Birds of the African Savanna (With Pictures)

Birds of the African Savanna (With Pictures)

The African savanna supports an abundance of wildlife. Characterised by an extensive cover of grasses and scattered trees, the savannah provides both nesting sites as well as suitable hunting grounds for a diversity of bird species. This element, coupled with its accessibility, makes the savannah biome a haven for African safaris and birding. 

Among the birds often encountered in the savannas of Africa are the hornbills, bee-eaters, oxpeckers, and kingfishers. Birders are also likely to see flocks of vultures circling the skies or perched atop a tree, eagerly awaiting their turn at a fresh carcass.

Let’s take a look at some of the common as well as sought-after species to look out for in the African Savannas.

Helmeted guineafowl

An almost comically peculiar gallinaceous bird, the helmeted guineafowl is a fairly common gamebird sighting amid the grasses of the African savannah. Flocks scurry along the game paths, feasting on grass seeds, tubers, flowers, and other plant materials.

They also eat beetles, snails, insect larvae, and ticks, among other invertebrates and even some small vertebrates such as mice, playing a role in the control of pests and diseases.

Helmeted Guineafowl

The helmeted guineafowl is an unmistakable species named for its vibrant blue or red—or a combination of blue and red—facial skin. It also sports a peculiar bony casque, and rows of tiny white spots adorn its plumage. 

Helmeted guineafowl are well-adapted to their terrestrial lifestyle. They can cover over 10 kilometres in a single day and can run swiftly with surprising stability across uneven terrain. Like most landfowl, they are weak fliers, but are capable of an explosive, albeit short flight to escape predators or when disturned, issuing a harsh alarm call.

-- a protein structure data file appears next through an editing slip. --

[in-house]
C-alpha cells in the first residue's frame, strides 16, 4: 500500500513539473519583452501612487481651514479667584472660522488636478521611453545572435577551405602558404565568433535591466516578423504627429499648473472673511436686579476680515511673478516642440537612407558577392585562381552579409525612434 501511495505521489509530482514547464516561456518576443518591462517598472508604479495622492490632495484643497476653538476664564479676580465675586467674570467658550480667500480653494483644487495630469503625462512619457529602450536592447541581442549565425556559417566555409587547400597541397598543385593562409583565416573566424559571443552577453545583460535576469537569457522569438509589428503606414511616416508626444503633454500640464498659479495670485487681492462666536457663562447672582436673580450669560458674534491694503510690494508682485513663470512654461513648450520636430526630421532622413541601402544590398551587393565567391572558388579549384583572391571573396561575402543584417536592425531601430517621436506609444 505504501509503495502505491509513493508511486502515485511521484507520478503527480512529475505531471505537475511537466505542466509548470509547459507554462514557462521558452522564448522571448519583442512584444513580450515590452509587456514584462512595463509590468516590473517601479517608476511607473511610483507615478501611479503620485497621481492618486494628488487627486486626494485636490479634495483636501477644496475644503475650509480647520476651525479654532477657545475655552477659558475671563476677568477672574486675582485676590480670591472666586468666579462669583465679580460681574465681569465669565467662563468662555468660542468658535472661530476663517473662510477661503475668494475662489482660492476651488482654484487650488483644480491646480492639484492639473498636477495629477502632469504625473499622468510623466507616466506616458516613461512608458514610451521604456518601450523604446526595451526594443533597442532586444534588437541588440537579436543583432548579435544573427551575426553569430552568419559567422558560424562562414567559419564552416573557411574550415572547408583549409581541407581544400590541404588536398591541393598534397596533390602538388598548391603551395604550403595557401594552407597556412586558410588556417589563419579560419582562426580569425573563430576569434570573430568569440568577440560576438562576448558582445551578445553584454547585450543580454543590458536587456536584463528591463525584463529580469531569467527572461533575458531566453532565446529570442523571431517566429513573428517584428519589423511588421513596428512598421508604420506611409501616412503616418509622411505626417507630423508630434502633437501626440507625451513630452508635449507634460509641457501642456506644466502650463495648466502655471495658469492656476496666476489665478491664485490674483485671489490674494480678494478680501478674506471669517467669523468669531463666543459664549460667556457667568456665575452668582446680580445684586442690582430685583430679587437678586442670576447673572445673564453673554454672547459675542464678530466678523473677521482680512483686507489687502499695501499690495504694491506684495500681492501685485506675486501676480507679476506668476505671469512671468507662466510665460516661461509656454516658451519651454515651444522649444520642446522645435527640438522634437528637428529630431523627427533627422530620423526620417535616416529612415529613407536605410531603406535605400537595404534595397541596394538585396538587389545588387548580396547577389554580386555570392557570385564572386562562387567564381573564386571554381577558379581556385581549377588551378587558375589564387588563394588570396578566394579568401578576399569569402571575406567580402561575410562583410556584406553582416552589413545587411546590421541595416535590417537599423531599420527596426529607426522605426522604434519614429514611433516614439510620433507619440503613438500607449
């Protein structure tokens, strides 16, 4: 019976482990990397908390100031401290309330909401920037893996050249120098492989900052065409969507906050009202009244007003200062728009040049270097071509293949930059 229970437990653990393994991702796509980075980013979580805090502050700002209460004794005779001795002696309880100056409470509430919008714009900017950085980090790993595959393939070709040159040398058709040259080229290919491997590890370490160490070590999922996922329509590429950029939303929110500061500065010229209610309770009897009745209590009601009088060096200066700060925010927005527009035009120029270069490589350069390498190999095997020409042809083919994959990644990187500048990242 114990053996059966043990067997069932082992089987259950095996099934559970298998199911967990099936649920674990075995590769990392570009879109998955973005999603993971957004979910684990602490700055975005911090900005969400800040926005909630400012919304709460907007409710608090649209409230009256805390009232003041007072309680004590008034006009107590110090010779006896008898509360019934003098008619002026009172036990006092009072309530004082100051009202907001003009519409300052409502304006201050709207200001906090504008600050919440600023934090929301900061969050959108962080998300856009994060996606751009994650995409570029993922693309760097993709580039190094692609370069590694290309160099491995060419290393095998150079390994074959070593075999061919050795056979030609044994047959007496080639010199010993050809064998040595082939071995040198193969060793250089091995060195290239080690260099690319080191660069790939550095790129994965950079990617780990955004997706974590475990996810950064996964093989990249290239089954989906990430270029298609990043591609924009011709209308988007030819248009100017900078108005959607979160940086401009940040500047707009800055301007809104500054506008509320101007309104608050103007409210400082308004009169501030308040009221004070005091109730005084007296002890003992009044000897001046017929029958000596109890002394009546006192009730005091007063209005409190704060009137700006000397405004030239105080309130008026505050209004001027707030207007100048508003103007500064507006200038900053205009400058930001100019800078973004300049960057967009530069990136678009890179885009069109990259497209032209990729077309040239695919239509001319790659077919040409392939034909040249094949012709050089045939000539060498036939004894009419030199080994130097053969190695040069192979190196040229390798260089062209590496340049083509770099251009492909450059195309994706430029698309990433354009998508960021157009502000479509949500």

Woodland kingfisher

The loud, dual-note trilling call of this tree kingfisher can be heard in wooded habitats throughout tropical Africa. Like many other kingfisher species, the woodland kingfisher does not subsist on a piscivorous diet. Instead, it feeds primarily on insects and the occasional lizard, frog, or other small vertebrate. 

Woodland Kingfisher

It is an attractive bird with an electric-blue back, tail, and wing panels, outstanding against a pale grey head and underparts. Its large, bicolored bill is red above and black below. It can be distinguished by the mangrove kingfisher by its dark lores that form a distinctive eye mask.

This species can be aggressively territorial and is known to attack intruding animals—including humans—and perceived threats around the nesting site.

Lilac-breasted roller

Named for its vibrant, lilac hues, the lilac-breasted roller is popular among birders. Its resplendent plumage features beautiful shades of blue, turquoise, and green among others, which it puts on full exhibit during its flight display, entailing a series of aerial acrobatics for which rollers are named.

Less attractive than its feathering and fanciful flight display, its call is a harsh, crow-like, guttural cackle.

Lilac-Breasted Roller

The lilac-breasted roller is found in the southern and eastern parts of the continent. It is usually spotted on a prominent perch amid the savanna, from where it hunts insects, spiders, and small vertebrates such as lizards and small snakes.

Martial eagle

The real king of the African savanna, the martial eagle is arguably the most powerful African raptor. At three feet tall with an impressive seven-foot wingspan, it is also the largest eagle on the continent.

With its short yet distinctive crest, piercing yellow eyes, and commanding demeanor, the Martial eagle is a majestic bird and favoured sighting among birders. 

Martial Eagle